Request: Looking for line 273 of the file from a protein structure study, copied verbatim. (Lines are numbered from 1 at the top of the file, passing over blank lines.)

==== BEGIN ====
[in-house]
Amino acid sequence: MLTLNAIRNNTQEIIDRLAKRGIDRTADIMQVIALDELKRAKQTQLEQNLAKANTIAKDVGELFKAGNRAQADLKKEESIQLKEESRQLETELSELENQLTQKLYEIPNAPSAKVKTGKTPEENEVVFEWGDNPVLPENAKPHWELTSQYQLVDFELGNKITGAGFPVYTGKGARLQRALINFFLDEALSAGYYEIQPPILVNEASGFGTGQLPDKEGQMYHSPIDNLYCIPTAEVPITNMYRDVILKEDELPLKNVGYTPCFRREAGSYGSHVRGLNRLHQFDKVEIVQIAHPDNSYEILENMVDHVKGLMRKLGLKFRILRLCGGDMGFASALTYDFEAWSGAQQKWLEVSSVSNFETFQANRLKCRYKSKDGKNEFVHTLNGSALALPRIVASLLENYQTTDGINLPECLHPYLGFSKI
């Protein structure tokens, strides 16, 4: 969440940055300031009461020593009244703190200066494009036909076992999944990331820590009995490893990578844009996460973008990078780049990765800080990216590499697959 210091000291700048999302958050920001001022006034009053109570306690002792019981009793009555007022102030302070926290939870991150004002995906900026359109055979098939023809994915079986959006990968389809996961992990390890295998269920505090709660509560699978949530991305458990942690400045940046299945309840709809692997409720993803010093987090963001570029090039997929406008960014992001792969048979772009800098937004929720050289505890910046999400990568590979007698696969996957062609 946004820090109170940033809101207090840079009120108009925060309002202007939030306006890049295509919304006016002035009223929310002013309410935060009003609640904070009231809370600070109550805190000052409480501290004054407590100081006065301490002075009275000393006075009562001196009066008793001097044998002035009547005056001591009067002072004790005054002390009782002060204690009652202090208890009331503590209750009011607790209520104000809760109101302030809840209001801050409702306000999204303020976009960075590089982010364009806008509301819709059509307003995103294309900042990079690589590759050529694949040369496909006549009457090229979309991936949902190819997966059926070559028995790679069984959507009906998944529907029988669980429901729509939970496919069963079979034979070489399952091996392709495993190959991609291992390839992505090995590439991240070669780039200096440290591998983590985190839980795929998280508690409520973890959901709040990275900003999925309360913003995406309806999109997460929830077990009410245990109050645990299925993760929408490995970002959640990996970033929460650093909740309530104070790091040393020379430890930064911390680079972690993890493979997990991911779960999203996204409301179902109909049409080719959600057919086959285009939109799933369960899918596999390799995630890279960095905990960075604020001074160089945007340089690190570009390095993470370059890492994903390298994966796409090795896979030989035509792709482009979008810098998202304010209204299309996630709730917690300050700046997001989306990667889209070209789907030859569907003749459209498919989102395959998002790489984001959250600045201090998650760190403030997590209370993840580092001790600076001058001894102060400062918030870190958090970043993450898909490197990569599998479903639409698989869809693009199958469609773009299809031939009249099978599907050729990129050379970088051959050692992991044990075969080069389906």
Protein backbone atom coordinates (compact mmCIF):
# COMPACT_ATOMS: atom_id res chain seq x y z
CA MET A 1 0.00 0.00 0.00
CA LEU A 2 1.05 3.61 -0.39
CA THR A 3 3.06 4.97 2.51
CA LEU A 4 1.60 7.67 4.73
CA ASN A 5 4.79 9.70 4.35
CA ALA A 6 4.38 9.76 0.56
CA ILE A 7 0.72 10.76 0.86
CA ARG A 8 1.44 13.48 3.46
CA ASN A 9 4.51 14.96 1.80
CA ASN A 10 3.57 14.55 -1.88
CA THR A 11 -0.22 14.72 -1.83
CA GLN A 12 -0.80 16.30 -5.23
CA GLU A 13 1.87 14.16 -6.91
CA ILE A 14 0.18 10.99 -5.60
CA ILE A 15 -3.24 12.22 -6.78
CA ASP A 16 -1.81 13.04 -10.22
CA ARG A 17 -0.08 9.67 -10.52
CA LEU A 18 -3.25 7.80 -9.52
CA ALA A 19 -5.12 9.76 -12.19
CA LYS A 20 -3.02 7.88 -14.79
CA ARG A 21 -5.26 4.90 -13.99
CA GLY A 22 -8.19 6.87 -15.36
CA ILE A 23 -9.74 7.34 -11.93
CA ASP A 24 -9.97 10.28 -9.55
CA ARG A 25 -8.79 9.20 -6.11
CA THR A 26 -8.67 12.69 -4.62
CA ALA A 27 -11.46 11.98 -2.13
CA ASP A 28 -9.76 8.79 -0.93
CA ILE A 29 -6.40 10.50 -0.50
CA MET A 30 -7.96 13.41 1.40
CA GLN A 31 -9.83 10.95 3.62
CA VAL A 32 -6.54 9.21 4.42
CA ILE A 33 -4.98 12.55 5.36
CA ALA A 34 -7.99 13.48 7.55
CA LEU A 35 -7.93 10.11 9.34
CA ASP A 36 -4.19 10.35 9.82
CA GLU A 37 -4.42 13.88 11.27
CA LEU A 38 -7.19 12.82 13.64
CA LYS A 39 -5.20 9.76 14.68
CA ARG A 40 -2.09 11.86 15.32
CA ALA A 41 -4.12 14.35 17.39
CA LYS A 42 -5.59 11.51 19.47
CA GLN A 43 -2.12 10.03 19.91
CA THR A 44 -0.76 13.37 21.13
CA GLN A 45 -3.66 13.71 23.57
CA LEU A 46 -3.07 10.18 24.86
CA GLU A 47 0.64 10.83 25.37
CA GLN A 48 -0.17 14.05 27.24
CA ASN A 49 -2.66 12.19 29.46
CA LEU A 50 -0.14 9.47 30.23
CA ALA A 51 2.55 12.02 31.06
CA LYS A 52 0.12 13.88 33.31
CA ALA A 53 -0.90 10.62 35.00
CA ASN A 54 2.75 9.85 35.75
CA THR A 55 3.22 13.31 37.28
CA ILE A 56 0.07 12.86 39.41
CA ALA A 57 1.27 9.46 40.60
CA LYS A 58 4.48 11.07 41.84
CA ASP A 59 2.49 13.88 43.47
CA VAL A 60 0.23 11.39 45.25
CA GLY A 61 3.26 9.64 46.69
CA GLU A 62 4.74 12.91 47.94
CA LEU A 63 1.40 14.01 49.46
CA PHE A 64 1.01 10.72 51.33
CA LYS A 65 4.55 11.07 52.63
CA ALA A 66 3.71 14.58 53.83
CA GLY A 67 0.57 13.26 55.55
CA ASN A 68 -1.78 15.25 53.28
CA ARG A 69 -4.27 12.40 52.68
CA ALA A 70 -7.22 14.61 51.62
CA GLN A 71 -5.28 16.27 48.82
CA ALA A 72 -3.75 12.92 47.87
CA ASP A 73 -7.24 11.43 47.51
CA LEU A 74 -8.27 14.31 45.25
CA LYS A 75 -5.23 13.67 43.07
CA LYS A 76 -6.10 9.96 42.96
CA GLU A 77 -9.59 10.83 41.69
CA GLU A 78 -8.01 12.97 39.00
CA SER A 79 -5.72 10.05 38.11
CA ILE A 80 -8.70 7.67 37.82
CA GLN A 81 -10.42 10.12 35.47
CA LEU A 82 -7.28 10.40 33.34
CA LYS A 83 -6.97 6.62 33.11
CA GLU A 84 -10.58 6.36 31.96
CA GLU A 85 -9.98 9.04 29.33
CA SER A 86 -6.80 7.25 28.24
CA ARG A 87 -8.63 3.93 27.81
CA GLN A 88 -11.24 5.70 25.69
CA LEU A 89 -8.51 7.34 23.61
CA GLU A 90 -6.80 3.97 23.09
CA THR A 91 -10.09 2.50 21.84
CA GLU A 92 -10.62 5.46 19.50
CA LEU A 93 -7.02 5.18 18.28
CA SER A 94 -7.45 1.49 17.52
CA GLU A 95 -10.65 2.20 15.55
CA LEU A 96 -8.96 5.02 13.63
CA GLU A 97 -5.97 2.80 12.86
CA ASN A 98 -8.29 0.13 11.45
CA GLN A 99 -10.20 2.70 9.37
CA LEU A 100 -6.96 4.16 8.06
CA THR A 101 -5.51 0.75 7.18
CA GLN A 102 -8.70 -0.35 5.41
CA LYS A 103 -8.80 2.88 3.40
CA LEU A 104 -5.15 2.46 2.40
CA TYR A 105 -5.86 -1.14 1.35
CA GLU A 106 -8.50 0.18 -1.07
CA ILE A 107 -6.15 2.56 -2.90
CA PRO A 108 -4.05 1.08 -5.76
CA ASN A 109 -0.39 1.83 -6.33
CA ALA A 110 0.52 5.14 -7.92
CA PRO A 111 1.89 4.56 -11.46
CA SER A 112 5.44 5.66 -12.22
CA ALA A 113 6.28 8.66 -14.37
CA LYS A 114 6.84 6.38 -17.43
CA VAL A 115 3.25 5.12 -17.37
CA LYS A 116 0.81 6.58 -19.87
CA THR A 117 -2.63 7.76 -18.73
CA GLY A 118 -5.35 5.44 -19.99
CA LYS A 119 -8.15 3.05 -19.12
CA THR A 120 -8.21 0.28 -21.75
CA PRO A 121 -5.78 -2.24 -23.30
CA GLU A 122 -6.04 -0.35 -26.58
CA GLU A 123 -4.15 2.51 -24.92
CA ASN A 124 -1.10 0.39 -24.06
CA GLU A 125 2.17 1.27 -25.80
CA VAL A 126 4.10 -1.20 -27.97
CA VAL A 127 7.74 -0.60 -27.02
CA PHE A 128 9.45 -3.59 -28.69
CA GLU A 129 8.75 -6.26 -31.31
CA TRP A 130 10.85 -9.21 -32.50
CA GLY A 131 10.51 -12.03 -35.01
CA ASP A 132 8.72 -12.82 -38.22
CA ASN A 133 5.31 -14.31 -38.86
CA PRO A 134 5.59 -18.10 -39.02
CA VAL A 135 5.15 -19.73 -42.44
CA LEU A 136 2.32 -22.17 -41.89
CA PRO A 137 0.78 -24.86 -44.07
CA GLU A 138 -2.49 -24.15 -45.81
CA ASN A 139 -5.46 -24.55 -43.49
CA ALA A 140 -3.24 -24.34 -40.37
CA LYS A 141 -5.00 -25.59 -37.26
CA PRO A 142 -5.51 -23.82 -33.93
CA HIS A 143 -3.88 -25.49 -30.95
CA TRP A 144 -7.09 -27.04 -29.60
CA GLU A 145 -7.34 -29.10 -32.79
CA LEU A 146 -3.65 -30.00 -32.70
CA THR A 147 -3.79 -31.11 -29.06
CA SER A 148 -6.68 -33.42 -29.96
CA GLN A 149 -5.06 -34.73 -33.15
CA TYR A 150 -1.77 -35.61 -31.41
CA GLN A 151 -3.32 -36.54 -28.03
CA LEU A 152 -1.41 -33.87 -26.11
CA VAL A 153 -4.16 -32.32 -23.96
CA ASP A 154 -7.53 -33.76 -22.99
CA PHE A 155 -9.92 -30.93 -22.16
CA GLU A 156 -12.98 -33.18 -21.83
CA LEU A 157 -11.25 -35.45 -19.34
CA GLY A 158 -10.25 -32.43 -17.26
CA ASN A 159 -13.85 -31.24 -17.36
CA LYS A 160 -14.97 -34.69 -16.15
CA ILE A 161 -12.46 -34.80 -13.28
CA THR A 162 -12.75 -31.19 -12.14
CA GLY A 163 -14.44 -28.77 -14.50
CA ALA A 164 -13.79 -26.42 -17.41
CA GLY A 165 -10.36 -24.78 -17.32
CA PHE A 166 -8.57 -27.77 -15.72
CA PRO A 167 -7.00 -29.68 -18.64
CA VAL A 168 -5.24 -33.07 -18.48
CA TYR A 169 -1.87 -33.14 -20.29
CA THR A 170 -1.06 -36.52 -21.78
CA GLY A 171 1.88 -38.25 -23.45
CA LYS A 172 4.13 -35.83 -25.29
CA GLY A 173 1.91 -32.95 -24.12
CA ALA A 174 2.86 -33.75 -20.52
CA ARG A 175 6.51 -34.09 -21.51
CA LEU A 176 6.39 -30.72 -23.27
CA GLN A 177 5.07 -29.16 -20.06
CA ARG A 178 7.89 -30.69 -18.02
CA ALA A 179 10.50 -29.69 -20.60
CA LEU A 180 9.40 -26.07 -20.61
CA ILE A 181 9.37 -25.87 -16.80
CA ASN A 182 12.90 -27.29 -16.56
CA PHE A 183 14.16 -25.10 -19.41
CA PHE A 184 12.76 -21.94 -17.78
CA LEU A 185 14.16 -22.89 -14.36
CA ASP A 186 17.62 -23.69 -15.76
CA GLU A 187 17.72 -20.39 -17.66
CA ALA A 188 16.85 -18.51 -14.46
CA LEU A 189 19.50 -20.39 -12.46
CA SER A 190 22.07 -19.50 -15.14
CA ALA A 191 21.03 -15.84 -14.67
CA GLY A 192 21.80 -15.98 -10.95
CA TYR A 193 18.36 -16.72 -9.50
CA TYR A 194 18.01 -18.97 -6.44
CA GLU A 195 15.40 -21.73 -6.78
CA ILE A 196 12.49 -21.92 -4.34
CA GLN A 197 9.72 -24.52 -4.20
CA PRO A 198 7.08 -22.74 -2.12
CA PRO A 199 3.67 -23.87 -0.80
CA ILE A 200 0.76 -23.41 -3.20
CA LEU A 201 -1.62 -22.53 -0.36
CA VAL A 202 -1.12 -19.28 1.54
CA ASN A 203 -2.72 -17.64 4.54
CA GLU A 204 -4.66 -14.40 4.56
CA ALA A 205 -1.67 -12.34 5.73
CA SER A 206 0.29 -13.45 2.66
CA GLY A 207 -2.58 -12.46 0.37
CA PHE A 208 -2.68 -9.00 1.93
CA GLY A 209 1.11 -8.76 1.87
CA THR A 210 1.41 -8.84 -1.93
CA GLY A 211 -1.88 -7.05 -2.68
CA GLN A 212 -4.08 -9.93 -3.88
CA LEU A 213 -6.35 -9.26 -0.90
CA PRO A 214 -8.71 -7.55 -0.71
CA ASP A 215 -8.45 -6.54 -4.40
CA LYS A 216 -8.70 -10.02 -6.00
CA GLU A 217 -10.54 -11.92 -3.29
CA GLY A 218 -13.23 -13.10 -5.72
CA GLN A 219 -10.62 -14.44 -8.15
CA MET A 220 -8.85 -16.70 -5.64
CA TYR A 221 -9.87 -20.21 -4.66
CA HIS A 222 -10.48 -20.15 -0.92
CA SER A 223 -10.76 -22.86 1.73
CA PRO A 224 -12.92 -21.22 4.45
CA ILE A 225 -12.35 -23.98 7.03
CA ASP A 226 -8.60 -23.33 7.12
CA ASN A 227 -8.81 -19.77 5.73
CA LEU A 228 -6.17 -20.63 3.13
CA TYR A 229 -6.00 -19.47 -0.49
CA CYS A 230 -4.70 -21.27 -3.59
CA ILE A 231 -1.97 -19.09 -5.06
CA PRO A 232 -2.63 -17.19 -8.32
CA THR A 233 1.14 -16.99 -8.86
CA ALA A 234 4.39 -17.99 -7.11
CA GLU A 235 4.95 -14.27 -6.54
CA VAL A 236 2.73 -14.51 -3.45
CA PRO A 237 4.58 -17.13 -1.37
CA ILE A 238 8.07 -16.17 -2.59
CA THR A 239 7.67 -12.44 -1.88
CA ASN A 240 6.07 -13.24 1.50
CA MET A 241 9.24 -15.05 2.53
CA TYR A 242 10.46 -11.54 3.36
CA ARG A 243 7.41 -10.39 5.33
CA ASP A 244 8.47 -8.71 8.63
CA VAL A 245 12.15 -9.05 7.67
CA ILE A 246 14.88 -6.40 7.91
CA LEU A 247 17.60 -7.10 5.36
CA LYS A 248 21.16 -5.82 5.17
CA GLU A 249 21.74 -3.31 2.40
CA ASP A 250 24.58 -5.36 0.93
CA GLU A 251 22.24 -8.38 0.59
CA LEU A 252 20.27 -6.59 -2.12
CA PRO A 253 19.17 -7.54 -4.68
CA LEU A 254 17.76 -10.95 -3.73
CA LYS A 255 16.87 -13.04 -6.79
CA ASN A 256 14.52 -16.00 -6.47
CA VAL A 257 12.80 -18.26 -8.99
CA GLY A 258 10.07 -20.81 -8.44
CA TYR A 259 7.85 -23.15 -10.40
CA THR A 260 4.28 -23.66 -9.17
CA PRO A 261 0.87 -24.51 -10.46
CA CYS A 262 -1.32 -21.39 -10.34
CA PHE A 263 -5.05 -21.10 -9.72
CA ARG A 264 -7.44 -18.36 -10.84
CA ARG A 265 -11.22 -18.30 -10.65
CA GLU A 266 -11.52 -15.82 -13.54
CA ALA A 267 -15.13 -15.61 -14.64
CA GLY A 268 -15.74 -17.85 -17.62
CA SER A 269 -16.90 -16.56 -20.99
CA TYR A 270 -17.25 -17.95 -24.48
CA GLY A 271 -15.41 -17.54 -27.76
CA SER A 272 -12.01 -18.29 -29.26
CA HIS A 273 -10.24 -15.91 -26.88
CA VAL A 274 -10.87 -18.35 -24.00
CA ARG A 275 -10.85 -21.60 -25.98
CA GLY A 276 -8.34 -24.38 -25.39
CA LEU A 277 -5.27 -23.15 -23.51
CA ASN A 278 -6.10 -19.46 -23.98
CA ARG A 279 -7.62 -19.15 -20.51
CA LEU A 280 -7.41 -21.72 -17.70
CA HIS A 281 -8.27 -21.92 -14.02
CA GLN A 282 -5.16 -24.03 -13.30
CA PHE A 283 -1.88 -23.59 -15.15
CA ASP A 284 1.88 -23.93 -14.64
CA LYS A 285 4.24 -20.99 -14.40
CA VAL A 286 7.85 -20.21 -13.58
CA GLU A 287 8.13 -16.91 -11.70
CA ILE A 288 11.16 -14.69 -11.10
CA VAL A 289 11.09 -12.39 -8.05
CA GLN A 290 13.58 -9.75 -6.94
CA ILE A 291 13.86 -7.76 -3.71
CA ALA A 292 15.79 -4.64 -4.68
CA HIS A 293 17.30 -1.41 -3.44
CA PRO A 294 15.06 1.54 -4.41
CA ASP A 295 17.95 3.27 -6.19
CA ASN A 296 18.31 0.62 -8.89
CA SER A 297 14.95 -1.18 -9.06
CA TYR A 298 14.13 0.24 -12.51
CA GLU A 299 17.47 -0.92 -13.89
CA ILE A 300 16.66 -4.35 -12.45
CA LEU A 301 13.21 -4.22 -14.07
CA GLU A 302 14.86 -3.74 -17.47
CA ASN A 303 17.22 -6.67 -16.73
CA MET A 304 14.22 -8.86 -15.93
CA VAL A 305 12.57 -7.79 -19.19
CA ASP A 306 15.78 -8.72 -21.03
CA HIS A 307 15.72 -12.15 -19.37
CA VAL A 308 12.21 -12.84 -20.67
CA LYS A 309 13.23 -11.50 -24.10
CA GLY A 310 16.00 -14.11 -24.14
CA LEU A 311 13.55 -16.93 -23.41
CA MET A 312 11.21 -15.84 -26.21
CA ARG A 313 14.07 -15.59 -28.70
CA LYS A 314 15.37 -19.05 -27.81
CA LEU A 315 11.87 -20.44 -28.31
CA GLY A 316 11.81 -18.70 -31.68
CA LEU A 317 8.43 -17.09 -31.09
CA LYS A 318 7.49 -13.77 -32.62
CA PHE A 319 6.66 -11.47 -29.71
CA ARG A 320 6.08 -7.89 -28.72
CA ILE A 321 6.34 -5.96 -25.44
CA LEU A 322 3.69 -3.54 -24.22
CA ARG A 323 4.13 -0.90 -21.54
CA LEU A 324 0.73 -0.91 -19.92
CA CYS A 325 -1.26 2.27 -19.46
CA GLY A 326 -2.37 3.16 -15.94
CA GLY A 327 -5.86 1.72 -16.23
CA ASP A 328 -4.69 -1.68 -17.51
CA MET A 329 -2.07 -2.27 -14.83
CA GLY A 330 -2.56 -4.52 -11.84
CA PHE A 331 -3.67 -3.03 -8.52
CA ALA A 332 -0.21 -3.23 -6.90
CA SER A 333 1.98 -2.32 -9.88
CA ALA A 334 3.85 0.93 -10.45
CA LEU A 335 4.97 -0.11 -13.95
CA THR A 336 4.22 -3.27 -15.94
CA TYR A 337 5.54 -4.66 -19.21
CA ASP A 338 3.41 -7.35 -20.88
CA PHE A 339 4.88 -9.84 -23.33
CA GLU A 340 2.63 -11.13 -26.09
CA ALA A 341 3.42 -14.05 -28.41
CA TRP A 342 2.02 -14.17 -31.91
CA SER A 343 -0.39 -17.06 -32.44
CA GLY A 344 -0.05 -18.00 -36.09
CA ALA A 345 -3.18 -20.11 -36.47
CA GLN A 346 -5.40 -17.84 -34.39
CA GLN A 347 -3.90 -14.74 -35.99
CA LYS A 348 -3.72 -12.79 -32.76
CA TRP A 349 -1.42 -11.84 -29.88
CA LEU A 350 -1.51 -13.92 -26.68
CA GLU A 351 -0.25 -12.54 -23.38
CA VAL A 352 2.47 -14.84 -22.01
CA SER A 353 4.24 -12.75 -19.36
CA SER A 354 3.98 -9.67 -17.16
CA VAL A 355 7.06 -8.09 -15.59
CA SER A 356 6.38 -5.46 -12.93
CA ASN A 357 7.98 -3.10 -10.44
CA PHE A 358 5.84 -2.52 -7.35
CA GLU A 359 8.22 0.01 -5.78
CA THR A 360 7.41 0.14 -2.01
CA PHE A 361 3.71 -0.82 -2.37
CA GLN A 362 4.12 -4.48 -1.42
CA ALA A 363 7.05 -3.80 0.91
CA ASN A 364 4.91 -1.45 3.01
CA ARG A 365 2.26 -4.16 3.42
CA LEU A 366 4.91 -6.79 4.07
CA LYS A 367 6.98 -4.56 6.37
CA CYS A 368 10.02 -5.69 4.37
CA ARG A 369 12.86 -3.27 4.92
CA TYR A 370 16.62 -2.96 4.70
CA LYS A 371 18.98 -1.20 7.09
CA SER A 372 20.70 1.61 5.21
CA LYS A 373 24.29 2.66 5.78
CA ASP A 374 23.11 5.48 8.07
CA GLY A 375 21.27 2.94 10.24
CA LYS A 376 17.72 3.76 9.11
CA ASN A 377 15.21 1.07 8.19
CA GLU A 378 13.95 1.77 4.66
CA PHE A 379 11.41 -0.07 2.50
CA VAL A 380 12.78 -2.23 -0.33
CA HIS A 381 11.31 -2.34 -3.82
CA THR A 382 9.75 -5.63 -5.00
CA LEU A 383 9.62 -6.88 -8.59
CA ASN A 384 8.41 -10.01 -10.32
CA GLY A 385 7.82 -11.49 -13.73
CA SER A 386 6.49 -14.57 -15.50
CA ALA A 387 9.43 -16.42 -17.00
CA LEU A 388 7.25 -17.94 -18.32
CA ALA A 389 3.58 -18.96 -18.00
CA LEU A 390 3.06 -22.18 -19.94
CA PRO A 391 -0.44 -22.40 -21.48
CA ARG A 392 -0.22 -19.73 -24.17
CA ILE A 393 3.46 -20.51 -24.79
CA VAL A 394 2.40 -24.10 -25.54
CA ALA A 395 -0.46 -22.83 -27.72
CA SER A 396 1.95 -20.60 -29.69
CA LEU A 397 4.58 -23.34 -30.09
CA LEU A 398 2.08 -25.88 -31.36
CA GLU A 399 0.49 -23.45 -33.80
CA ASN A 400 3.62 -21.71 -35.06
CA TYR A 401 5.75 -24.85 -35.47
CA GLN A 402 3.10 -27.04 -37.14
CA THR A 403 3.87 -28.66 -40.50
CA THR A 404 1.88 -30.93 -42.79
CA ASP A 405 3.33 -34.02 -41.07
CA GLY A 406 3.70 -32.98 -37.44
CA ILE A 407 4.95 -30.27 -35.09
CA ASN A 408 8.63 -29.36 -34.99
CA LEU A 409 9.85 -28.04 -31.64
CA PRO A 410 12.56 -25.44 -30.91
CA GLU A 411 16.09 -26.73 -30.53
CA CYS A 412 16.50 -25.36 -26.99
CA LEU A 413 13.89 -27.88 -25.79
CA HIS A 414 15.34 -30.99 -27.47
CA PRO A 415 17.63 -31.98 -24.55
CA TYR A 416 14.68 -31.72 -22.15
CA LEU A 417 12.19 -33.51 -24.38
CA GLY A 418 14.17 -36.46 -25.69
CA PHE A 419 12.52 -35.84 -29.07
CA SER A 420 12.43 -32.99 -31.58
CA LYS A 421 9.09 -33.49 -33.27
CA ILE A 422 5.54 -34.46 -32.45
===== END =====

CA GLY A 268 -15.74 -17.85 -17.62